Direct and maternal genetic parameters for measures of feed consumption and feed efficiency in young male Japanese Black cattle

M. A. Hoque, M. Hosono, K. Suzuki

Research output: Contribution to journalArticle

Abstract

Direct and maternal genetic parameters for measures of feed consumption and feed efficiency were estimated using data recorded on 514 performance tested young male Japanese Black cattle during the period from 1978-2004. Measures of feed consumption were daily feed intake, concentrate intake, ratio of roughage intake to feed intake, total digestible nutrient intake, digestible crude protein intake (DCPI) and metabolizable energy intake. Feed efficiency traits included feed conversion ratio (FCR), total digestible nutrient conversion ratio (TCR), digestible crude protein conversion ratio (DCR) and residual feed intake. Data were analyzed using three alternative animal models (including direct and direct plus maternal genetic effects (including or excluding covariance between direct and maternal genetic effects)). The direct heritability estimates for all the measures of feed consumption and feed efficiency were moderate to high, suggesting that sufficient genetic variation exists in these traits which should respond to selection. All the measures of feed consumption were genetically more strongly correlated with residual feed intake than with other measures of feed efficiency. Maternal heritability estimates for DCPI, FCR and TCR were not significantly different from zero, while the corresponding estimates for all the studied traits were low (ranged from 0.07 to 0.24). The estimates of direct heritability for measures of feed consumption were reduced up to 34% when maternal genetic effect was considered in the model. An antagonistic relationship existed between direct and maternal genetic effect (ram) for FCR and DCR, which biased the estimates of direct heritability downwards. The results indicate that maternal effects play an important role in measures of feed consumption and most of the feed efficiency traits, which should be accounted for these traits in genetic evaluation system.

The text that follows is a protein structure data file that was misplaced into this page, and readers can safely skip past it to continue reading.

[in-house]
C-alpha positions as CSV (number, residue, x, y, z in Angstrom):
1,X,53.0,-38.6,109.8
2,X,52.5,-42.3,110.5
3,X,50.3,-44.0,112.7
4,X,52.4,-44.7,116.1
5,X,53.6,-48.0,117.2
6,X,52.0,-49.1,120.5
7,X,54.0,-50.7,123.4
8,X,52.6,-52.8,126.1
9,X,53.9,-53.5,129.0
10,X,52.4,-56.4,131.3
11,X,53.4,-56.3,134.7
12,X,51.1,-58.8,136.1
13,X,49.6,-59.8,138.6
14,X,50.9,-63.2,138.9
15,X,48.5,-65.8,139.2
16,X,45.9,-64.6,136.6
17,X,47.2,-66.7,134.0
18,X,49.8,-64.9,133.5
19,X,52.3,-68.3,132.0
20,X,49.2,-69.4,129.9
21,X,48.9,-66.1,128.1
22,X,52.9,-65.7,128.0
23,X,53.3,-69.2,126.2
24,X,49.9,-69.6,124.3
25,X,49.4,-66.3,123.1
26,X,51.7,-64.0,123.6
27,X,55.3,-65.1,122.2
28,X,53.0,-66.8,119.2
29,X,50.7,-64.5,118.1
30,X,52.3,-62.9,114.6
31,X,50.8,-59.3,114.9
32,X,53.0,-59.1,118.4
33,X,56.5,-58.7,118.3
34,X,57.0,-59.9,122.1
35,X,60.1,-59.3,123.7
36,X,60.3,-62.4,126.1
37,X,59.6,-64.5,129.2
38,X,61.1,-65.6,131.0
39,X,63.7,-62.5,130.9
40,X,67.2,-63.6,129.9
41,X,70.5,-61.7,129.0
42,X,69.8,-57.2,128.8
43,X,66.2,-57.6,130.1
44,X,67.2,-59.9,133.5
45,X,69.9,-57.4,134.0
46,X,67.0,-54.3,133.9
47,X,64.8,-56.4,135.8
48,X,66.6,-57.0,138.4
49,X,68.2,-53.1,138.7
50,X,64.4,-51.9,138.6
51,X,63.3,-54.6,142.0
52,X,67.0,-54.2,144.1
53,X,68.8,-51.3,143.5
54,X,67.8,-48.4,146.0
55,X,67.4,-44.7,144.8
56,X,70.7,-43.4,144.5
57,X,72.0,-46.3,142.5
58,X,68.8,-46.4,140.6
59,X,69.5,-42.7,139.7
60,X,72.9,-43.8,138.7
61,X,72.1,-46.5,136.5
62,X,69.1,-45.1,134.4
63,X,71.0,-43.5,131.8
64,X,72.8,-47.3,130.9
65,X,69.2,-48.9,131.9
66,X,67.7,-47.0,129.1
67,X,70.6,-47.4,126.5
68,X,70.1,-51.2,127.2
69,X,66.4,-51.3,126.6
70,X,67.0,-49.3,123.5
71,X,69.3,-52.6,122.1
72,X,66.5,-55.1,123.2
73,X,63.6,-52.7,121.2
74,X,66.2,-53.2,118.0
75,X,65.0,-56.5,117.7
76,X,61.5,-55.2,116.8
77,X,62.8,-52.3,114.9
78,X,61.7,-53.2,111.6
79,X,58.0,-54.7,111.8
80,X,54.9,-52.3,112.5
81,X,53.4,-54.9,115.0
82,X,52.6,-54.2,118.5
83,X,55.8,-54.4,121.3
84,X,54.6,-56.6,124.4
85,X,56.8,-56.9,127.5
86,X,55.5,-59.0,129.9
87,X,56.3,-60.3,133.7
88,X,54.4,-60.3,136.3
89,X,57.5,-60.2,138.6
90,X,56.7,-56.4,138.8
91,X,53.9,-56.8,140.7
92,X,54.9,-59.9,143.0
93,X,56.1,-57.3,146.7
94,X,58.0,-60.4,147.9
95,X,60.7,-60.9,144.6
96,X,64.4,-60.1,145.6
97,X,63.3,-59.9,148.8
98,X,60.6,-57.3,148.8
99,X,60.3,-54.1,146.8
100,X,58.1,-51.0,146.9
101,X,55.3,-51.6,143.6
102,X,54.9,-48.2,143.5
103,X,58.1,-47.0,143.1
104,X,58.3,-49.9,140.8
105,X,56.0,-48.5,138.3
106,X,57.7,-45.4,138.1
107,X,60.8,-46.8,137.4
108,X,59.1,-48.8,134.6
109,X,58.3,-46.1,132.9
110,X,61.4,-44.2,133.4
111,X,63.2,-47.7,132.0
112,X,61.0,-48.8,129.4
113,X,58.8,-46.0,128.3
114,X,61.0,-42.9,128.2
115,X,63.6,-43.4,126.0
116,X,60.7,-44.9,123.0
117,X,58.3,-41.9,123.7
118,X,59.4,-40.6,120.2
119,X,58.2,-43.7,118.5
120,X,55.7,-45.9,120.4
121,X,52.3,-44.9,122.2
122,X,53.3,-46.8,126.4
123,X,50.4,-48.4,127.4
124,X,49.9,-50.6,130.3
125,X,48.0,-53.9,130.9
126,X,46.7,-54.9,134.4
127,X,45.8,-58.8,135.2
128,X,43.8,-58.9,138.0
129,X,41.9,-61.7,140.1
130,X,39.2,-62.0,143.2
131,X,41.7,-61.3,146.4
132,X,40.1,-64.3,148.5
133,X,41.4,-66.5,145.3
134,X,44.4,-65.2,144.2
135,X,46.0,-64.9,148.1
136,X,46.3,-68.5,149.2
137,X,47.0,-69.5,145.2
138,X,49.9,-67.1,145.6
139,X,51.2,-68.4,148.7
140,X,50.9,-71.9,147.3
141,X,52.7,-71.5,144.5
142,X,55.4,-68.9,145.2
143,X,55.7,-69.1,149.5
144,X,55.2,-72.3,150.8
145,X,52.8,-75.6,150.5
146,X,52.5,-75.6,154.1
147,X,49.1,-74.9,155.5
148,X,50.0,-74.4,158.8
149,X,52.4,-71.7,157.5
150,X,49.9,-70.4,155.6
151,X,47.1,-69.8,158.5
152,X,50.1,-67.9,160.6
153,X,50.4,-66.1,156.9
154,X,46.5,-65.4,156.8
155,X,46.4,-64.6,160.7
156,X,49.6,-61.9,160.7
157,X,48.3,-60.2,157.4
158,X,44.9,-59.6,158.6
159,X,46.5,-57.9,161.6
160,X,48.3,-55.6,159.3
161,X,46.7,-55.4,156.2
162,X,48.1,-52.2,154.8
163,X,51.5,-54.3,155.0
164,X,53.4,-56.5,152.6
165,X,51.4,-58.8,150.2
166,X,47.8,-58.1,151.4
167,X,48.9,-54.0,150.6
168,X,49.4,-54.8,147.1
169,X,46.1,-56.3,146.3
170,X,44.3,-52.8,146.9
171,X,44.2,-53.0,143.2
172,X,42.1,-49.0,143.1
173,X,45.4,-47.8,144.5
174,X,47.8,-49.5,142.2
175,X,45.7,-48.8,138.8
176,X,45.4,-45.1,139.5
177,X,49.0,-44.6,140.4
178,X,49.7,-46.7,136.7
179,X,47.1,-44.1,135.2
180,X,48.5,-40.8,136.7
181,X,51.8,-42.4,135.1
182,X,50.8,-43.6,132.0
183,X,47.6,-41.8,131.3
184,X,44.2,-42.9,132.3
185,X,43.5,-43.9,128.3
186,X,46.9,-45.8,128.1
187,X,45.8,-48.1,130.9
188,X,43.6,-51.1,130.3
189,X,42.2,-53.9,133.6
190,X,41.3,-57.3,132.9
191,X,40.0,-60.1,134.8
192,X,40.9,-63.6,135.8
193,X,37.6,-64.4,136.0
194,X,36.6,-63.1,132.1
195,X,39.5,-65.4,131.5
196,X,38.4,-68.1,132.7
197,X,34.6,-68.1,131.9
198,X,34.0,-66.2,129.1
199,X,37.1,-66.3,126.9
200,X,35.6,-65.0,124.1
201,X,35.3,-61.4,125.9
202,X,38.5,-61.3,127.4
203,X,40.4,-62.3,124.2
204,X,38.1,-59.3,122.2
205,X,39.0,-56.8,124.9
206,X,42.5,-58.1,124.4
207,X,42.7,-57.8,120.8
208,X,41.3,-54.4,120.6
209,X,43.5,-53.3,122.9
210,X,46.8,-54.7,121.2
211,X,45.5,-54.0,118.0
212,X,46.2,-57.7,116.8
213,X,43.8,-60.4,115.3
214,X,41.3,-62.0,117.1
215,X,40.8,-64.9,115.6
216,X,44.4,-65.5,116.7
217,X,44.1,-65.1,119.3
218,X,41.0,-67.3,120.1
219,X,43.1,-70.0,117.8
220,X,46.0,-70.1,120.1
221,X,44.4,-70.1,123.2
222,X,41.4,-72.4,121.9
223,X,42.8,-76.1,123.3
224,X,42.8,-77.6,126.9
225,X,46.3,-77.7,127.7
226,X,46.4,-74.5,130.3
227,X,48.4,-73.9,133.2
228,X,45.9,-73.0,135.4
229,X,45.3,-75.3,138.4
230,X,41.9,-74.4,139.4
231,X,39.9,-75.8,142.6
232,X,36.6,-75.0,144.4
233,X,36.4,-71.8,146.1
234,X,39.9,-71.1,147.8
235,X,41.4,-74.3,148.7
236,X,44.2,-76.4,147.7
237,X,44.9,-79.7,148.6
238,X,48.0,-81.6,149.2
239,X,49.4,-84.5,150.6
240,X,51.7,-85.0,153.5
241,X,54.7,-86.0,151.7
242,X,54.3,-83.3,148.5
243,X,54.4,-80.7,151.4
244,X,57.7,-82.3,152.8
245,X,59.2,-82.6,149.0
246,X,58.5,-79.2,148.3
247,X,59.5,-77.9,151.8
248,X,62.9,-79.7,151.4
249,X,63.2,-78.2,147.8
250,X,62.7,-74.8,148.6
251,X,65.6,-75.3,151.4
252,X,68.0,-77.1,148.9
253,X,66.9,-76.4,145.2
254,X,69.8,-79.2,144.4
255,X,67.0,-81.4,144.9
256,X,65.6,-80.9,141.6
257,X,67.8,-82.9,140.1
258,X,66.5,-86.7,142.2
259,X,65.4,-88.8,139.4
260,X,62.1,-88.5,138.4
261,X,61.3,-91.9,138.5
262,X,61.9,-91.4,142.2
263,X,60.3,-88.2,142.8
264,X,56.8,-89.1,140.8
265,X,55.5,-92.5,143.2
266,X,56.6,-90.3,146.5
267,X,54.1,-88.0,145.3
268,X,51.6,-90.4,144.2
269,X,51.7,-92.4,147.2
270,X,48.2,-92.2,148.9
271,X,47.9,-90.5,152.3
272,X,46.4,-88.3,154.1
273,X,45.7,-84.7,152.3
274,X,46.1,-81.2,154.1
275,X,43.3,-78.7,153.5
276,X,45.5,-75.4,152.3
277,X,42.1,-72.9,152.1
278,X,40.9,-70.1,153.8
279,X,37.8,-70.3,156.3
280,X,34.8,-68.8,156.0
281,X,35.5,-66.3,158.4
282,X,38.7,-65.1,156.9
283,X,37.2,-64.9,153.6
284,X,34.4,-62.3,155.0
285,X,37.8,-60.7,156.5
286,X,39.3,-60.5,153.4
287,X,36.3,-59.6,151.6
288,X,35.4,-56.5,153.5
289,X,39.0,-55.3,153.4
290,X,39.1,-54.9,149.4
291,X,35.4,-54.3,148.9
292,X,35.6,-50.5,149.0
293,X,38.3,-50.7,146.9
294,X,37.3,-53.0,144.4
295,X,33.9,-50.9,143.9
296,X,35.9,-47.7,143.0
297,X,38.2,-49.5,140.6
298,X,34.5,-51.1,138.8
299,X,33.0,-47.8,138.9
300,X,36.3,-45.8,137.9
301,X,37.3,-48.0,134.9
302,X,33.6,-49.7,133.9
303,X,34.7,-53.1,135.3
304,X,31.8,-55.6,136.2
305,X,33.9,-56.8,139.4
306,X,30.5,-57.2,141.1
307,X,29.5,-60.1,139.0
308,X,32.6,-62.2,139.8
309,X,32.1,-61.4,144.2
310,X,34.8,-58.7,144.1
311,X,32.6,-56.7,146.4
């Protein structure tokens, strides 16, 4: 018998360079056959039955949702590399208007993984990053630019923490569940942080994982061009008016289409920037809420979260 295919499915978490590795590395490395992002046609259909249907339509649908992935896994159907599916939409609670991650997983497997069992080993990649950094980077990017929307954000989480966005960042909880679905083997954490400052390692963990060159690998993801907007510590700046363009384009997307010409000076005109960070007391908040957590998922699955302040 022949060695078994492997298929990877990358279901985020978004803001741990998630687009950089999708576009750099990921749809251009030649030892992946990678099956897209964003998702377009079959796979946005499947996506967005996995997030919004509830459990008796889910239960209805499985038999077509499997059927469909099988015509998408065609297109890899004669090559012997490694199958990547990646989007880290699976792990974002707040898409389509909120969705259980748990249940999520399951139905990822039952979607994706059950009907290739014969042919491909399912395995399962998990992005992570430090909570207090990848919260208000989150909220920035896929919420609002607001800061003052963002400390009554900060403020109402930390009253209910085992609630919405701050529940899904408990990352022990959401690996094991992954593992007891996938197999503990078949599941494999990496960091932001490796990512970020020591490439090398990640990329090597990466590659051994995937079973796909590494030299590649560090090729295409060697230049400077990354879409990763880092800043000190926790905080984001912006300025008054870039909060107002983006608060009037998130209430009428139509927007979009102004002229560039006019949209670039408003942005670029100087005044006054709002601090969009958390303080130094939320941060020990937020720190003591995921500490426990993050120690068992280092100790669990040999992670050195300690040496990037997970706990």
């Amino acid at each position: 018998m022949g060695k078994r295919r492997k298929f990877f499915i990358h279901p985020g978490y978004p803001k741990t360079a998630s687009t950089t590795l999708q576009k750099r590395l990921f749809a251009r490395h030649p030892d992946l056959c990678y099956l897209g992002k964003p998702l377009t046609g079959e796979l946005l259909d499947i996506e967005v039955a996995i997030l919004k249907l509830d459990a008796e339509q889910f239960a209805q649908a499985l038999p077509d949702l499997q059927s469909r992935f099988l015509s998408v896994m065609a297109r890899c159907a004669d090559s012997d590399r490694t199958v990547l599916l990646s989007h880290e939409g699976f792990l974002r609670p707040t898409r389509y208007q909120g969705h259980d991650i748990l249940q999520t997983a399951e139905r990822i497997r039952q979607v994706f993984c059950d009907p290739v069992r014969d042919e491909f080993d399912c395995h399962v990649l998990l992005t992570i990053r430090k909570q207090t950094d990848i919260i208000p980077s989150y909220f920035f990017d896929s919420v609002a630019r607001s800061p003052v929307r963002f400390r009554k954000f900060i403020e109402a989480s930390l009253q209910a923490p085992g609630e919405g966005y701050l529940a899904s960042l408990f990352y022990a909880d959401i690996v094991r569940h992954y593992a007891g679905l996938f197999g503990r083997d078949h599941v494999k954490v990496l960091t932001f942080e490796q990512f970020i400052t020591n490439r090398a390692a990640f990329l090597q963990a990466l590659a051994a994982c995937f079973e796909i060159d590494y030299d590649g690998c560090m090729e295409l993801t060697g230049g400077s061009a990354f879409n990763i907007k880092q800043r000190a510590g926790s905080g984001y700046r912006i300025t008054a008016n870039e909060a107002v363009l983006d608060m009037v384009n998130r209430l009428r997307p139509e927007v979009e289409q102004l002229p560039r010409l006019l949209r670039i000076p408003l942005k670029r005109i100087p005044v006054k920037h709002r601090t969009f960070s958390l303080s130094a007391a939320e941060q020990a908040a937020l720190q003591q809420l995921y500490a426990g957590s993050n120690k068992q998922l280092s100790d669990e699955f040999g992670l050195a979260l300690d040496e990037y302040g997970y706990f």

Original languageEnglish
Pages (from-to)333-338
Number of pages6
JournalLivestock Science
Volume122
Issue number2-3
DOIs
Publication statusPublished - 2009 Jun 1

Keywords

  • Feed efficiency
  • Maternal effect
  • Performance test
  • Variance components

ASJC Scopus subject areas

  • Animal Science and Zoology
  • veterinary(all)

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